423. It seems like there are more co-written articles in the newspapers nowadays than several years ago. Is that right? Is this a function of the changing economics of the newspaper industry? Is there typically a lead "writer" and a lead "reporter," or is the writing really a collaborative effort? It seems to me like it would be hard to produce a co-written article on a short time deadline.
Evidently, the British are pushing for discussions with the Taliban sooner rather than later, whereas some Americans are arguing that we need to wait until there's been clearer progress from the recent offensive. I cannot tell whether the effort to control Marja is succeeding or not (the news has been absolutely dominated by health care this past week - lots of articles attempting to count Democrats' votes in the House).
Here's an excerpt about the Afghan government's back-and-forth approach to reconciliation:
The Afghan government has begun laying the groundwork for more significant accommodation with at least some Taliban members. At Kabul's urging in January, Russia lifted its opposition to removing five former Taliban members from the U.N. Security Council sanctions list, ending restrictions on their assets and travel. "In terms of reconciliation, these five people will be useful," said Zahir Faqiri, a spokesman for the Foreign Ministry.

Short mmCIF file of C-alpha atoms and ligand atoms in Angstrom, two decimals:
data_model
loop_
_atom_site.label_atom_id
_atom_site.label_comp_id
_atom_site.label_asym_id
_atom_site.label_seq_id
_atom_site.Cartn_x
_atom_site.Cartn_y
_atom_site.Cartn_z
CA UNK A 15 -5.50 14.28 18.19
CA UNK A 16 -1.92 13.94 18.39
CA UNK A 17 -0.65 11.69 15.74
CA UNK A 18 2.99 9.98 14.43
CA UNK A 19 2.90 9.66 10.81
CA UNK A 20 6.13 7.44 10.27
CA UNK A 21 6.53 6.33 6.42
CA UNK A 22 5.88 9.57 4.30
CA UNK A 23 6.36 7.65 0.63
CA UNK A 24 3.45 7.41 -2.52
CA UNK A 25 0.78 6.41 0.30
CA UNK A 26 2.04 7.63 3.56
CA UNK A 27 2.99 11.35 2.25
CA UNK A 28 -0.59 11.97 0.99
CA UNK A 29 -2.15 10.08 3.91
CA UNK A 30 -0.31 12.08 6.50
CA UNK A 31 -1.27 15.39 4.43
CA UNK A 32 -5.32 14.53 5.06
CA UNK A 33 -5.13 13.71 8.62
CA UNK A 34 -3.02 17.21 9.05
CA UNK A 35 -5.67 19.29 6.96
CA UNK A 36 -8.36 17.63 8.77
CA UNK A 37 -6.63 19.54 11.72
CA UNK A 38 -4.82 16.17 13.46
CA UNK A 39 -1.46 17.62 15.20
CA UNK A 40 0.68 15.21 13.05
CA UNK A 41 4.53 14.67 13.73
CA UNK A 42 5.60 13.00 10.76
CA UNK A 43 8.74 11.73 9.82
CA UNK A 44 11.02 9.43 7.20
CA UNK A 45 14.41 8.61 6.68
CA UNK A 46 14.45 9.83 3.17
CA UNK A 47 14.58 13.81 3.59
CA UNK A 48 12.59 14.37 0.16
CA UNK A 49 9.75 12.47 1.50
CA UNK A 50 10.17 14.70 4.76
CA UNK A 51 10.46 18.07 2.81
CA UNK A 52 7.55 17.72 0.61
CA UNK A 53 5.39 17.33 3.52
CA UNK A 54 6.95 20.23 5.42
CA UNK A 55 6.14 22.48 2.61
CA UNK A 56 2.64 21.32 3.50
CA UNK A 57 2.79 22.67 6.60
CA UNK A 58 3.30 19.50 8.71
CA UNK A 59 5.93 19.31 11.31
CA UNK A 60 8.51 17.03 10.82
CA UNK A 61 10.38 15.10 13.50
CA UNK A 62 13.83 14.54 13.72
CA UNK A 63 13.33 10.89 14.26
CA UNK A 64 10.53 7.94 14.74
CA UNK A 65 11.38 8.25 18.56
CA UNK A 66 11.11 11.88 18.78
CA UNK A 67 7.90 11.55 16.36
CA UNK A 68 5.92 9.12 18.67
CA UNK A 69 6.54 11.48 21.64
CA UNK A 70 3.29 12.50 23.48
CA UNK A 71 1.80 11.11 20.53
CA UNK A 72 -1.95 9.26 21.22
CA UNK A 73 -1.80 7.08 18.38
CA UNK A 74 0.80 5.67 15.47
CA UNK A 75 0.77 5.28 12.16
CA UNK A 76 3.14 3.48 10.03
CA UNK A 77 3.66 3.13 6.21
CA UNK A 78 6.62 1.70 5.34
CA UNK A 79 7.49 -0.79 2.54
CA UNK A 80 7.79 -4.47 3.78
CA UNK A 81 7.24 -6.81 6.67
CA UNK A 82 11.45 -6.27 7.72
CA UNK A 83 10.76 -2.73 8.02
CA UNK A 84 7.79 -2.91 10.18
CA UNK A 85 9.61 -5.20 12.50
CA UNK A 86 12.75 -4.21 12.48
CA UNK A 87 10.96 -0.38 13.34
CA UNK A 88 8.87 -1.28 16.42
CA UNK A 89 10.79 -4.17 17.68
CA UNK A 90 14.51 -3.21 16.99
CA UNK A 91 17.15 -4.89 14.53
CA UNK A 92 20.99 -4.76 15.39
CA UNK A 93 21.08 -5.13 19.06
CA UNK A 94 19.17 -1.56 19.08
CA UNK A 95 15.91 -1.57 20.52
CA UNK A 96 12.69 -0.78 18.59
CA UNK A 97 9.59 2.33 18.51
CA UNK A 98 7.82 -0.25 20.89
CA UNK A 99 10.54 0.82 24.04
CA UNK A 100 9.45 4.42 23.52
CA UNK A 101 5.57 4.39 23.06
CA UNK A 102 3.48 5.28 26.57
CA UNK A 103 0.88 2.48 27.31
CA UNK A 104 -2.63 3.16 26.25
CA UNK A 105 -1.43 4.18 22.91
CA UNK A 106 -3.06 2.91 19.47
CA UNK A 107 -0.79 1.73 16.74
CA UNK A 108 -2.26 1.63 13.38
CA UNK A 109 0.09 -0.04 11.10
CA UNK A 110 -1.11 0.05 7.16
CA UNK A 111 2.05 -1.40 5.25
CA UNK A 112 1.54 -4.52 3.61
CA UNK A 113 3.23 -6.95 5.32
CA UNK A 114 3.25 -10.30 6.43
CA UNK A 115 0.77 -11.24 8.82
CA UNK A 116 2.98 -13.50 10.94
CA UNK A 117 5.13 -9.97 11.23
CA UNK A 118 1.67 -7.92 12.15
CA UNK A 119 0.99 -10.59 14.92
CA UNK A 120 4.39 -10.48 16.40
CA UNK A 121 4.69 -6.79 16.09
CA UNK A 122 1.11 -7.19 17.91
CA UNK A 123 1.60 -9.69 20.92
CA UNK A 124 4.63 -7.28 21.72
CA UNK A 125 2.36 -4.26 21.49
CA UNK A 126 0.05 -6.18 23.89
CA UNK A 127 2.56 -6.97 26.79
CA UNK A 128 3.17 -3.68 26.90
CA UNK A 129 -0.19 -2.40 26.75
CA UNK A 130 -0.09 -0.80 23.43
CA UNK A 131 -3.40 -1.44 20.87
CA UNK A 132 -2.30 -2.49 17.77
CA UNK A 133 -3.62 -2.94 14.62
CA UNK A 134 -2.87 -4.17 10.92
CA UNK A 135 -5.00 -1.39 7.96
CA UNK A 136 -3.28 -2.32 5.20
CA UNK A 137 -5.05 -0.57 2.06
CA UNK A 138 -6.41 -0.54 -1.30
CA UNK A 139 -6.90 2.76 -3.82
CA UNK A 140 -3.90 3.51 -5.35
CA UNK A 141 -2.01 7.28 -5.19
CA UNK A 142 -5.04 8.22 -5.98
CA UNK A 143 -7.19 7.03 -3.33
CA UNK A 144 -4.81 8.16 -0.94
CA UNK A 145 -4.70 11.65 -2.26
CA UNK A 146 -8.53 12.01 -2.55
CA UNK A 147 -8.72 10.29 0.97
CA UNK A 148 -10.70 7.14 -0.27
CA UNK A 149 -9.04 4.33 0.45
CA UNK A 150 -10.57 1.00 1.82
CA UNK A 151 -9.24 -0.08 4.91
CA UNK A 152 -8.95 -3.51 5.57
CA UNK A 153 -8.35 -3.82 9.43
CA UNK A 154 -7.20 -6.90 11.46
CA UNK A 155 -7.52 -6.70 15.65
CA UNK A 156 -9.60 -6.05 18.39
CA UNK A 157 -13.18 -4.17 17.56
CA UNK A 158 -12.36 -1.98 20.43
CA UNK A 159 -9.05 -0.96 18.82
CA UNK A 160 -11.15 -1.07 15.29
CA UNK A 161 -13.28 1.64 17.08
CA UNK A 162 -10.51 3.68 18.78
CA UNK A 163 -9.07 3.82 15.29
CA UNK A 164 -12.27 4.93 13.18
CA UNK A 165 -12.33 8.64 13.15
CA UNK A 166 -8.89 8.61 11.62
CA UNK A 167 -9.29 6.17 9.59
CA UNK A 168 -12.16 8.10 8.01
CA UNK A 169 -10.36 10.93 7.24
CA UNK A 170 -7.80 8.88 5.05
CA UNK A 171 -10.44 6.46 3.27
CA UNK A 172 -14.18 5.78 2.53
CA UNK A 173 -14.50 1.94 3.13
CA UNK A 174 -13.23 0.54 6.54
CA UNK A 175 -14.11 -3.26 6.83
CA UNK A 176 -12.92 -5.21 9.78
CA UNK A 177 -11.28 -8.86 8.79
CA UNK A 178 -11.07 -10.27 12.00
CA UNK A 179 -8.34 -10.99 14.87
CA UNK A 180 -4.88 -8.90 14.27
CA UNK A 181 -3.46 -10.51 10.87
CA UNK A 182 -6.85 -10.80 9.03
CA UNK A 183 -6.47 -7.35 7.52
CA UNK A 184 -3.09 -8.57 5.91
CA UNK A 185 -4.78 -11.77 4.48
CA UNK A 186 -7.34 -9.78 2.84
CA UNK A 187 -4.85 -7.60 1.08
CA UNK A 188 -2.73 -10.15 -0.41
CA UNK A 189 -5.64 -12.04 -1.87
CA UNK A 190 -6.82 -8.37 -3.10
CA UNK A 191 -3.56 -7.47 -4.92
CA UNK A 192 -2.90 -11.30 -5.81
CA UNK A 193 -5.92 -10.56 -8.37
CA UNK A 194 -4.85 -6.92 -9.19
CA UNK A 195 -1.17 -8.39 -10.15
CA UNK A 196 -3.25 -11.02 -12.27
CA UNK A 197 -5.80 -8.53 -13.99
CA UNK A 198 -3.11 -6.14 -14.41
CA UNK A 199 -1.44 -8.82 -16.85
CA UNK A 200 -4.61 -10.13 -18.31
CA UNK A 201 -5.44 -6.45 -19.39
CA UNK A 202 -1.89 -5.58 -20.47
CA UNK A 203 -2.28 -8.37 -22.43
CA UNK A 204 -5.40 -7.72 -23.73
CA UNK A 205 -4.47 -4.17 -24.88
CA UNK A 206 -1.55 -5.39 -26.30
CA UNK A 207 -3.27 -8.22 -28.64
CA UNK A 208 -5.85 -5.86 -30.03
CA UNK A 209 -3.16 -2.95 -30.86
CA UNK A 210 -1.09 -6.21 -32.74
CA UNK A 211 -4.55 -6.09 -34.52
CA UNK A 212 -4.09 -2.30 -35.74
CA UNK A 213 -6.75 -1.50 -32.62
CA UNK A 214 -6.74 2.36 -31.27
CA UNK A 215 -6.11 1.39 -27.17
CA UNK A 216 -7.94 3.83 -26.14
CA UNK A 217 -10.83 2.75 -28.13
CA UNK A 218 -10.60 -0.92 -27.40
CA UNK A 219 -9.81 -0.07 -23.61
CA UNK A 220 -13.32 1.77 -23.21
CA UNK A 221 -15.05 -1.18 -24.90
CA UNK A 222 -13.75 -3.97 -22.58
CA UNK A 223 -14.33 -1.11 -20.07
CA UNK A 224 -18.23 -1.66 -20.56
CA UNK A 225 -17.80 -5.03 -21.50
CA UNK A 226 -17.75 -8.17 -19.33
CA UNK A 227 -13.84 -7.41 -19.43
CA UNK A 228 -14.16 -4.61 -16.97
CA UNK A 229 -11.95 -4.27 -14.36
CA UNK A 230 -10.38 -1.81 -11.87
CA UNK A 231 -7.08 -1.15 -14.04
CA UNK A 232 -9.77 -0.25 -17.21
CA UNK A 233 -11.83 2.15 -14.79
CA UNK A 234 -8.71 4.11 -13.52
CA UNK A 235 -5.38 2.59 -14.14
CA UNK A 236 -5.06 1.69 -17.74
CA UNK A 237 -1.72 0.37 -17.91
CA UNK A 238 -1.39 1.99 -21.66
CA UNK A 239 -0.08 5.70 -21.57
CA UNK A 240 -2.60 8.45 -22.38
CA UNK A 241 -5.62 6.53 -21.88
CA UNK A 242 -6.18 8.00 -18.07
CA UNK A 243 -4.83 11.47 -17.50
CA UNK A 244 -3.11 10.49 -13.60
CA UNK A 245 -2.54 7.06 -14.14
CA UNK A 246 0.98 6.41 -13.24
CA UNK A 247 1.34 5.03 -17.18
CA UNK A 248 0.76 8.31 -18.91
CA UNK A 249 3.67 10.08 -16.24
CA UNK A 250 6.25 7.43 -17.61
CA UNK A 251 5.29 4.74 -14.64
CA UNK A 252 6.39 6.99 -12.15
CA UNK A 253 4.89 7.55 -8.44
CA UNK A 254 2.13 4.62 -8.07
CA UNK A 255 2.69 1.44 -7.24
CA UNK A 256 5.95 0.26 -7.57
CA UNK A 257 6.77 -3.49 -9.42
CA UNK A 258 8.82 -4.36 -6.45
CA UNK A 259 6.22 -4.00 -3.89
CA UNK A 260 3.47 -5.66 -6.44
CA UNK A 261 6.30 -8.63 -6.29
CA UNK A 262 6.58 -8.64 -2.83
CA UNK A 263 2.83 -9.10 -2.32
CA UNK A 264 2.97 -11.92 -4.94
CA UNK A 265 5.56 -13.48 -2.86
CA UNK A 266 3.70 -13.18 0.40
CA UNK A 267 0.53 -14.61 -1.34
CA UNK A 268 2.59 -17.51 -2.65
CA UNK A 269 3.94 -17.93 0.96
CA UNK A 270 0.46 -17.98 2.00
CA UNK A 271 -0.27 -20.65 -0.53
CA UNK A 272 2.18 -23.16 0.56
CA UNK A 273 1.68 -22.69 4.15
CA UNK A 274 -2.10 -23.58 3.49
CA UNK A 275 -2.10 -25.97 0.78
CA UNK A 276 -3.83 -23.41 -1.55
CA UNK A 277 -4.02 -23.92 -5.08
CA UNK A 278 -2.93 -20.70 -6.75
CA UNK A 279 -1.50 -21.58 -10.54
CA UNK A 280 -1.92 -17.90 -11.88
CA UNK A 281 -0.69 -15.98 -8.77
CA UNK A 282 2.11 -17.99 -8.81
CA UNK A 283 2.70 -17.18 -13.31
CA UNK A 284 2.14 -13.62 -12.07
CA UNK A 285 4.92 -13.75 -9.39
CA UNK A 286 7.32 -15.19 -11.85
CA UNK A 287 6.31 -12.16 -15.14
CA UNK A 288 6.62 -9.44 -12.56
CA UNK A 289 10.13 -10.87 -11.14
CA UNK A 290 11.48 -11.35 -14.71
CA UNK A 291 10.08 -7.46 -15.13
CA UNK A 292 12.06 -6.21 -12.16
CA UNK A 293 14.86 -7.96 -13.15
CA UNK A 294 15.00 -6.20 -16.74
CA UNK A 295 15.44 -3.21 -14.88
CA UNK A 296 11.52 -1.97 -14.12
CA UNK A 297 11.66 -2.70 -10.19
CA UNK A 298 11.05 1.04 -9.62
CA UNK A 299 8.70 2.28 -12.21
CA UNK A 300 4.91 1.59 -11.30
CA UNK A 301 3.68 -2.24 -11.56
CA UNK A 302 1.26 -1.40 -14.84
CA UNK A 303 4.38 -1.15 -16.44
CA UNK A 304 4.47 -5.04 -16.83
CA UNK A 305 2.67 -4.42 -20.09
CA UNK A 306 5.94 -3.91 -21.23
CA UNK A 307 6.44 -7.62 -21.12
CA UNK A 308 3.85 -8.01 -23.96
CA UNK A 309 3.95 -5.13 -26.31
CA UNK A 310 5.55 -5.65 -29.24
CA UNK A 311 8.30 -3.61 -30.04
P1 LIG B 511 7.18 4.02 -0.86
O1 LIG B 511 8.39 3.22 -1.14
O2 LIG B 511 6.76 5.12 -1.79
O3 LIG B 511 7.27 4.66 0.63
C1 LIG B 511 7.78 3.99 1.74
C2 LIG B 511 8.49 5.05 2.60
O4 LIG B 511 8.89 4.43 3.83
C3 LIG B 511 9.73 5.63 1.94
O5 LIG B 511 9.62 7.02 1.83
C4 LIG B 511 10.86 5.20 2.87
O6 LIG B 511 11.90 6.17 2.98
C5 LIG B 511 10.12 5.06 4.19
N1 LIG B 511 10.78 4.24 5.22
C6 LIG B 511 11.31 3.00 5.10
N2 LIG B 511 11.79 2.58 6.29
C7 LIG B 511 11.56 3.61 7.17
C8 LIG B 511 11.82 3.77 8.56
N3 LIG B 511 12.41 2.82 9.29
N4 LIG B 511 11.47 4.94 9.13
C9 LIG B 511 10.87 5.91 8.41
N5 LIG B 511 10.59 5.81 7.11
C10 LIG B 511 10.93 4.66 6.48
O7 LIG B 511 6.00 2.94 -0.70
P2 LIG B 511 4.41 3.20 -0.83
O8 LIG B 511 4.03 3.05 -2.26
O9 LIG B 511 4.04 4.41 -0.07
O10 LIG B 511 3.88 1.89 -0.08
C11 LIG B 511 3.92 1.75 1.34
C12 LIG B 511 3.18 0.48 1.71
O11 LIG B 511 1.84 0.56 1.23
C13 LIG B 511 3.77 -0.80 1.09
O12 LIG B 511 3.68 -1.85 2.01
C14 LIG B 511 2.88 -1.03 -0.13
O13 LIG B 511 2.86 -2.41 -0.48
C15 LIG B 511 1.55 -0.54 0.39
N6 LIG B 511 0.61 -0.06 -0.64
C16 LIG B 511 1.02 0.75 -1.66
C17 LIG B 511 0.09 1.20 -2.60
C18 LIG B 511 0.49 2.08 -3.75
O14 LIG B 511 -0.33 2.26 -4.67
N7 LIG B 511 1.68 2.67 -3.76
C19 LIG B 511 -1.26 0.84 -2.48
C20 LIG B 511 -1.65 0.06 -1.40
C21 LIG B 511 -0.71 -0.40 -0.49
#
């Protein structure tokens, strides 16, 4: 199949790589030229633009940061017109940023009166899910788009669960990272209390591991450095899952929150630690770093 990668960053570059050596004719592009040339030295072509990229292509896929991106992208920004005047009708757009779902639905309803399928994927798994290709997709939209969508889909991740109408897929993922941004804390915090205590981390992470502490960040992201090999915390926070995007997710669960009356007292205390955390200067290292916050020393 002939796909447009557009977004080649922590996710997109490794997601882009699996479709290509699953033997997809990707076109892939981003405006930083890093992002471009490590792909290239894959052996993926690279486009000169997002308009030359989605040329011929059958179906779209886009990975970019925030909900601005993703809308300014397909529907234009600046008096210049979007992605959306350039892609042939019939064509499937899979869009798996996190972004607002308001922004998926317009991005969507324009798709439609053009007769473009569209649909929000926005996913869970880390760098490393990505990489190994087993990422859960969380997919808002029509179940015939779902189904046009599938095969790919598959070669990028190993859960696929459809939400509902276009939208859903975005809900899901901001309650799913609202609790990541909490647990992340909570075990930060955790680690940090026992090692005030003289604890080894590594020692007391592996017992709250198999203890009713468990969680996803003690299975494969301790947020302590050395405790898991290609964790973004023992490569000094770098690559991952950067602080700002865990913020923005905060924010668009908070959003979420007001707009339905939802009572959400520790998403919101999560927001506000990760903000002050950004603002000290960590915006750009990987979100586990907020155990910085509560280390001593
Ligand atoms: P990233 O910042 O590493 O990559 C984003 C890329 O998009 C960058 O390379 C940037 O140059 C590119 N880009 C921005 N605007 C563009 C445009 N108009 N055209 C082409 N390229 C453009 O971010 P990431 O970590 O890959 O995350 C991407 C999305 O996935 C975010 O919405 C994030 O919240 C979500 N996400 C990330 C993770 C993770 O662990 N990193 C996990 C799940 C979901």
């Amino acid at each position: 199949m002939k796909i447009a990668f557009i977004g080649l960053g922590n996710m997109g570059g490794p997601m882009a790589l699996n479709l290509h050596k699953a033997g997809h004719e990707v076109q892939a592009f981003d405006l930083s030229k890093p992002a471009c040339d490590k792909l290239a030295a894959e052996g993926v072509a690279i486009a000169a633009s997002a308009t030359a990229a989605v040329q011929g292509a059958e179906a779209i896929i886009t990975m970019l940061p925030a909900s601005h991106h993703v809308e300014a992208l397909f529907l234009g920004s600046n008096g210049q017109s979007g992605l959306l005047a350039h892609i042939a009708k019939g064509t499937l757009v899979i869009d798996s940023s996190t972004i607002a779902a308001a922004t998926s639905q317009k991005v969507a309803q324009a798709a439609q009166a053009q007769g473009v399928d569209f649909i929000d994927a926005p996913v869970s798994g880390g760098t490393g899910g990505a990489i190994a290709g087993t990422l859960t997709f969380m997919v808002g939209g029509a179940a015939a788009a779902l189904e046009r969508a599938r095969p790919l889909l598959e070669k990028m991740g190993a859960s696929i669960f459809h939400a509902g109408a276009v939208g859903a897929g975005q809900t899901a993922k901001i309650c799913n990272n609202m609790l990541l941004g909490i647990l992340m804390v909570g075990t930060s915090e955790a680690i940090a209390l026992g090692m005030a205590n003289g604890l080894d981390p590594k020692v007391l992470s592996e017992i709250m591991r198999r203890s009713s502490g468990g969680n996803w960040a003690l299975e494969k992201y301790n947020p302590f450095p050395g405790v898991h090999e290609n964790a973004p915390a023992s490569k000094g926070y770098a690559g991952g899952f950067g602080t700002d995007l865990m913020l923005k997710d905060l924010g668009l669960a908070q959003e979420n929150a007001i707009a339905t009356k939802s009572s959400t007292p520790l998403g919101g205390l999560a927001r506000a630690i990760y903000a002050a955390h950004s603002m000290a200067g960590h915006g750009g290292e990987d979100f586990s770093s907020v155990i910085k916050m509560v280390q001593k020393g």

The government has also put into force a law granting amnesty to all those involved in fighting before and after the 2001 overthrow of the Taliban, provided they respect the Afghan constitution. The legislation, passed by parliament in 2007, had receded into the background after Karzai refused to sign it, only to suddenly emerge as law this year when it was printed in the official gazette without explanation.